The rose diagram shows only the swells directed at San Pedrito (Todos Santos) that coincided with light winds or offshore conditions over a normal northern hemisphere summer. It is based on 5066 predictions, one every 3 hours. The direction of the spokes show where quality surf generating swell comes from. Five colours represent increasing wave sizes. Very small swells of less than 0.5m (1.5 feet) high are shown in blue. Green and yellow illustrate increasing swell sizes and red shows largest swells greater than >3m (>10ft). In either graph, the area of any colour is proportional to how often that size swell was forecast.
The diagram indicates that the most common swell direction, shown by the largest spokes, was SSW, whereas the the most common wind blows from the W. The chart at the bottom shows the same thing but without direction information. For example, swells larger than 1.5 feet (0.5m) coincided with good wind conditions 19% of the time, equivalent to 17 days. Open sea swells exceeding >3m (>10ft) are unlikely to occur in a normal northern hemisphere summer but 9% of the time you can expect swell in the range 1.3-2m (4-6.5ft) 9%, equivalent to (8 days). Taking into account the ratio of these swells that coincided with expected offshore winds, and given the fact that San Pedrito (Todos Santos) is exposed to open water swells, we calculate that clean surf can be found at San Pedrito (Todos Santos) about 19% of the time and that surf is blown out by onshore wind 63% of the time. This is means that we expect 75 days with waves in a typical northern hemisphere summer, of which 17 days should be surfable.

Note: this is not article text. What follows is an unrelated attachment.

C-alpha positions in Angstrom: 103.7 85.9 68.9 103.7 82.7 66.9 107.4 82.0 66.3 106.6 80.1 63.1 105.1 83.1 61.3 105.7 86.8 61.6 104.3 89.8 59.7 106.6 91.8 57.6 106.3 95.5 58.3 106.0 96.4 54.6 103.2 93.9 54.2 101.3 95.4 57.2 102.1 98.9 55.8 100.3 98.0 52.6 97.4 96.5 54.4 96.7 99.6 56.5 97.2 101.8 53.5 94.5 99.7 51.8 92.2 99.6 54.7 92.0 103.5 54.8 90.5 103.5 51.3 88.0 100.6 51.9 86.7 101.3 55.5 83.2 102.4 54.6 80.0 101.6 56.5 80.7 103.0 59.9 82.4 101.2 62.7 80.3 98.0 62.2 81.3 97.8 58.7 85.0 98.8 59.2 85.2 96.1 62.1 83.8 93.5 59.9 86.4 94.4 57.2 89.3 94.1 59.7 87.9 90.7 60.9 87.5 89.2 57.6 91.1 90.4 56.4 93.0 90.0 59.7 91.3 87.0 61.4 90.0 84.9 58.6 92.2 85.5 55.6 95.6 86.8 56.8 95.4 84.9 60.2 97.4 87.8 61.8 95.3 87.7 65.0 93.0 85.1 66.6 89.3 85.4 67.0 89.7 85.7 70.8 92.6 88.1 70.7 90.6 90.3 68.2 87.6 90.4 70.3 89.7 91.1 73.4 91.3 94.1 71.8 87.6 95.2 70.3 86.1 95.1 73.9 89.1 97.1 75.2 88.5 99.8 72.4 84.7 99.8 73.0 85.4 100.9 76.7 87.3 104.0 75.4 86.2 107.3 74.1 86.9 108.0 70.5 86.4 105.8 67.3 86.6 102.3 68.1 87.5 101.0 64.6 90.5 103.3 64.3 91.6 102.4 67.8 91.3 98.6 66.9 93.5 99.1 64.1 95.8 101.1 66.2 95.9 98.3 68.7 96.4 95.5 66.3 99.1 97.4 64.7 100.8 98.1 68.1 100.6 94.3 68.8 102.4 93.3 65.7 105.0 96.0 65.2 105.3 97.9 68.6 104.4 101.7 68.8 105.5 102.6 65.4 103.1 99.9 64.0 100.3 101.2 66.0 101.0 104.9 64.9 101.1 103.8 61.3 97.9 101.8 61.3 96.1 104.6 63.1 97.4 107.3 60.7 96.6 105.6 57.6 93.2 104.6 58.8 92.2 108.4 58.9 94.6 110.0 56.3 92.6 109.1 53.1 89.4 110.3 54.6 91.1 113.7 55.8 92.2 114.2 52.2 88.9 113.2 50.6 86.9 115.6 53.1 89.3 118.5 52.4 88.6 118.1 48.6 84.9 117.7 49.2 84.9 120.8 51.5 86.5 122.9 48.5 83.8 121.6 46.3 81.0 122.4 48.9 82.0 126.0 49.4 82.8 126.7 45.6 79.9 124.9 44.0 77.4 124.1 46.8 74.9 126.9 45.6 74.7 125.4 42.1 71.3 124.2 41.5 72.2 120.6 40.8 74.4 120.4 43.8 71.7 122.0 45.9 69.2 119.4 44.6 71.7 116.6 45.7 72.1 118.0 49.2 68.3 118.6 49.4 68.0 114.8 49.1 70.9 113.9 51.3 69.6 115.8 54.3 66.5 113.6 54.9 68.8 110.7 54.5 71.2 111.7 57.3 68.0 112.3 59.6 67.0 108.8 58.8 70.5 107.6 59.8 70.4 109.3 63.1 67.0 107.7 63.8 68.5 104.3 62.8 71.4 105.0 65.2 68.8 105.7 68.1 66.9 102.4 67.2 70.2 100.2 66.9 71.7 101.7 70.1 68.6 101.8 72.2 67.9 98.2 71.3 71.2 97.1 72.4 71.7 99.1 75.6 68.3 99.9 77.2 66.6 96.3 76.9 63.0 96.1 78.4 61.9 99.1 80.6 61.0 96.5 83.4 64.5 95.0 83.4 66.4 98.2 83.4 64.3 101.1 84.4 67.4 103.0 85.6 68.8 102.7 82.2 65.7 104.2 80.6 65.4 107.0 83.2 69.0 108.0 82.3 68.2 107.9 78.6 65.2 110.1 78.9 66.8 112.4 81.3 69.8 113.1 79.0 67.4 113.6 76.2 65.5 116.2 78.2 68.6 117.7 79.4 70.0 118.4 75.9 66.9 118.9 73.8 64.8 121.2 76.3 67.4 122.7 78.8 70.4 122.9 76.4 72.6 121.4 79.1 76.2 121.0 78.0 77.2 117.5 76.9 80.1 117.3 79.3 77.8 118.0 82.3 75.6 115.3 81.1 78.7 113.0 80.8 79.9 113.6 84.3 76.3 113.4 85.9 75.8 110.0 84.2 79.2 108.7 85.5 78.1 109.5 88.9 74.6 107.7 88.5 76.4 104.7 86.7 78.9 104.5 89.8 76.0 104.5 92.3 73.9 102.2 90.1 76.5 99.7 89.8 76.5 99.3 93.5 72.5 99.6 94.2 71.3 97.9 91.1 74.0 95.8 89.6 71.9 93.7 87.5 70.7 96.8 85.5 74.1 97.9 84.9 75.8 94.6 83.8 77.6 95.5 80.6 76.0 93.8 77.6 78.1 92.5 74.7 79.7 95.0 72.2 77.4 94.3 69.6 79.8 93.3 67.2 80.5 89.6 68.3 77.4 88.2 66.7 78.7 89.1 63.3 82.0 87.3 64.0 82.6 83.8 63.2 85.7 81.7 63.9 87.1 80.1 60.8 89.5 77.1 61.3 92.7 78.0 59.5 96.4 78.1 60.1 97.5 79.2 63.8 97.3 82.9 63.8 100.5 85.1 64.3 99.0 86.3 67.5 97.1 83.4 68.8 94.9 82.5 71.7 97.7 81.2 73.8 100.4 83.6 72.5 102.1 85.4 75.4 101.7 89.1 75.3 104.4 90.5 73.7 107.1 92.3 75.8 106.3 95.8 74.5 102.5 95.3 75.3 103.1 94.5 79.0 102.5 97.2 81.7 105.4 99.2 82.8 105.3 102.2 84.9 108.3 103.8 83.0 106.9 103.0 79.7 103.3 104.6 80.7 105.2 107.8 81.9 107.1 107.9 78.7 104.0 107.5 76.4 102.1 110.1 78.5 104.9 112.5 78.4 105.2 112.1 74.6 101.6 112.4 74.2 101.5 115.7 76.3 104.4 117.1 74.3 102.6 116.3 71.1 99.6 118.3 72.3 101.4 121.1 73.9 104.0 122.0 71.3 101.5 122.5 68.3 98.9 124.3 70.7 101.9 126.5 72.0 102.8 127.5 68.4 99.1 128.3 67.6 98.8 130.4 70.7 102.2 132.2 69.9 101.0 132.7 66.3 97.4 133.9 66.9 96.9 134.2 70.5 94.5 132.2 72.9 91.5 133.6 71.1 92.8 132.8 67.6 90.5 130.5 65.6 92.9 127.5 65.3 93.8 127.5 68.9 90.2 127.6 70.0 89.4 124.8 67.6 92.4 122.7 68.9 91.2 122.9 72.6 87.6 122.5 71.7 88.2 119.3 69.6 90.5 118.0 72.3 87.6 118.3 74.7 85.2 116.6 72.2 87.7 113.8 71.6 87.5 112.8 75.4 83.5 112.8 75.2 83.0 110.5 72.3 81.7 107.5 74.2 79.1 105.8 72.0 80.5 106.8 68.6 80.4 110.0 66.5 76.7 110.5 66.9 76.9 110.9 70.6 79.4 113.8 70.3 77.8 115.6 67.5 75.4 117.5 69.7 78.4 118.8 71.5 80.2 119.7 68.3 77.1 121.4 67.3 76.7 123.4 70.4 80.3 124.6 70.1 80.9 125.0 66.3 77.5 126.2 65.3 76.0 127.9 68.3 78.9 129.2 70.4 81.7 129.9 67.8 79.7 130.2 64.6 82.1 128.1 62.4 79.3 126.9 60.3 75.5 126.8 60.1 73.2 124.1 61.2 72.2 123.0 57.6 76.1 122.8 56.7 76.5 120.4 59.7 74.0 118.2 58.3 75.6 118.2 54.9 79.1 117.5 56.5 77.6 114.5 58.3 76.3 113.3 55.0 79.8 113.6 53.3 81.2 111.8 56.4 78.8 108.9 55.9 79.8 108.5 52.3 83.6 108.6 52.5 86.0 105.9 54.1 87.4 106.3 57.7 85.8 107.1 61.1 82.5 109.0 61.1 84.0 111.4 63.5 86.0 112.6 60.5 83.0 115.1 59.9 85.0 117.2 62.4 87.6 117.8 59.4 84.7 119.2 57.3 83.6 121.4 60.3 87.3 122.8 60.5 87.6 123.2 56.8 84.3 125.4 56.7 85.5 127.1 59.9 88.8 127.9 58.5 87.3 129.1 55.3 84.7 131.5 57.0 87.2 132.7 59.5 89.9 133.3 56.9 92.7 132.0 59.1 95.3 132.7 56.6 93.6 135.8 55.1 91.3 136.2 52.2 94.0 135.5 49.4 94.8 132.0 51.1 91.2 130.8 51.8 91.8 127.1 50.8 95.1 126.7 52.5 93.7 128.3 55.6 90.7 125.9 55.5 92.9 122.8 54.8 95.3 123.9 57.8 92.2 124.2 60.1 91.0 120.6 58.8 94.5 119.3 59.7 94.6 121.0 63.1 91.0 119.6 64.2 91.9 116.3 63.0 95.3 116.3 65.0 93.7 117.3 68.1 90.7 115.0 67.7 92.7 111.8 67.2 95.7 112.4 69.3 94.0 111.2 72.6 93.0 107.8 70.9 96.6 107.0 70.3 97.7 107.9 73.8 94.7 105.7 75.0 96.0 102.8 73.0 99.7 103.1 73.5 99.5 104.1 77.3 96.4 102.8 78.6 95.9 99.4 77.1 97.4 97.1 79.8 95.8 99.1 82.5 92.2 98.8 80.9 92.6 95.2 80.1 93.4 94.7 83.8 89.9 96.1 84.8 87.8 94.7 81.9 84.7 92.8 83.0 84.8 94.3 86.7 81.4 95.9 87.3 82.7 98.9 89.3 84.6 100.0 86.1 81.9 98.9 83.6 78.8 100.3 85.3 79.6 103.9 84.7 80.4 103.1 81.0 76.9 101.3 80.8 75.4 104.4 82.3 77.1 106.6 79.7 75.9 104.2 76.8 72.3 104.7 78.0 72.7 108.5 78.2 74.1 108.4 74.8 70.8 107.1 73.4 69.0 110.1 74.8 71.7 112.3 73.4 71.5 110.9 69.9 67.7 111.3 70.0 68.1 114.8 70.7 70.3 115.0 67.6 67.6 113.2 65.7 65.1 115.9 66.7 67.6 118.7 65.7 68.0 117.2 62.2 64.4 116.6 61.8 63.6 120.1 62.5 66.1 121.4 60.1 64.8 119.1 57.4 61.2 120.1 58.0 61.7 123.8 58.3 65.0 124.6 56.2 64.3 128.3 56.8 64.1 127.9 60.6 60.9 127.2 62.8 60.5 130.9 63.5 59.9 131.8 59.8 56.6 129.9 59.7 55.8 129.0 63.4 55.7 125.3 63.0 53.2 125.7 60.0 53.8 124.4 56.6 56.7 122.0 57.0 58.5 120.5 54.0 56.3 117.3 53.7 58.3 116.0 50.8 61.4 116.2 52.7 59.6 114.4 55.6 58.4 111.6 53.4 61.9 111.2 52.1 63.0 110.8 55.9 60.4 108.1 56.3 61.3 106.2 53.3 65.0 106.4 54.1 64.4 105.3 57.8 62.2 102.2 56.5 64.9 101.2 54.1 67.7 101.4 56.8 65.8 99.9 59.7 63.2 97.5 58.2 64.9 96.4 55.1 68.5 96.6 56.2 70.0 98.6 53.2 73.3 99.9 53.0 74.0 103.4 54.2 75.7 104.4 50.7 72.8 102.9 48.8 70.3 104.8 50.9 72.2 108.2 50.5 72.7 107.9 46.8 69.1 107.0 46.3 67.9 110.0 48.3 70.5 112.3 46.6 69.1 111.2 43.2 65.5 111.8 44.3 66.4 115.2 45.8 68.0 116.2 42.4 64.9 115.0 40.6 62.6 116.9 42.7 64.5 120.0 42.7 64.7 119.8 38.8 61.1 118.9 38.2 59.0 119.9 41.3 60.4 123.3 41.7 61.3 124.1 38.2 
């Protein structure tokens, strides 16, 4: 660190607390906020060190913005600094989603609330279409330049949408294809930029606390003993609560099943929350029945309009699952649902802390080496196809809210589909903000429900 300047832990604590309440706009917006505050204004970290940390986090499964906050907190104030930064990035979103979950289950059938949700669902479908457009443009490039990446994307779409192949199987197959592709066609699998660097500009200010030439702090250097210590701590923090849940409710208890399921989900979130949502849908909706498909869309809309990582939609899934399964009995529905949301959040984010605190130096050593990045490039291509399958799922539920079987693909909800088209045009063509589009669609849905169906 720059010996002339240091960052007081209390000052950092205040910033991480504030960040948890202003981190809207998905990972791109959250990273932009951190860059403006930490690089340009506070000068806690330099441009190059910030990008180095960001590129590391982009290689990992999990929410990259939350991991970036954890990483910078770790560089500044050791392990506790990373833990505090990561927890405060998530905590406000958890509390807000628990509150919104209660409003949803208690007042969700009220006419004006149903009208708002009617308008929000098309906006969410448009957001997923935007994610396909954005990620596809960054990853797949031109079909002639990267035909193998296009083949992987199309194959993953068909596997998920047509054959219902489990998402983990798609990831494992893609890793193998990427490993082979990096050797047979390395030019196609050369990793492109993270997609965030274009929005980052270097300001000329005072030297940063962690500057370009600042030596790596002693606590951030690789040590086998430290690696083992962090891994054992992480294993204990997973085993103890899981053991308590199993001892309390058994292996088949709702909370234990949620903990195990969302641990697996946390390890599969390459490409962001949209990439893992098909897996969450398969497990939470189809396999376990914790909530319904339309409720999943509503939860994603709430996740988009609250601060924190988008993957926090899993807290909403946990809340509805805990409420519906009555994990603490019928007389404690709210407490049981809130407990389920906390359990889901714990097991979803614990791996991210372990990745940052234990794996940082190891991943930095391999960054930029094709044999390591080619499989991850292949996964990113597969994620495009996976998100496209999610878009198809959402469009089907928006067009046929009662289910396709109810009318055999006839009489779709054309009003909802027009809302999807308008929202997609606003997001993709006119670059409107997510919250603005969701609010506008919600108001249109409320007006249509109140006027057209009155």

IMPORTANT: Beta version feature! Swell heights are open water values from NWW3. There is no attempt to model near-shore effects. Coastal wave heights will generally be less, especially if the break does not have unobstructed exposure to the open ocean.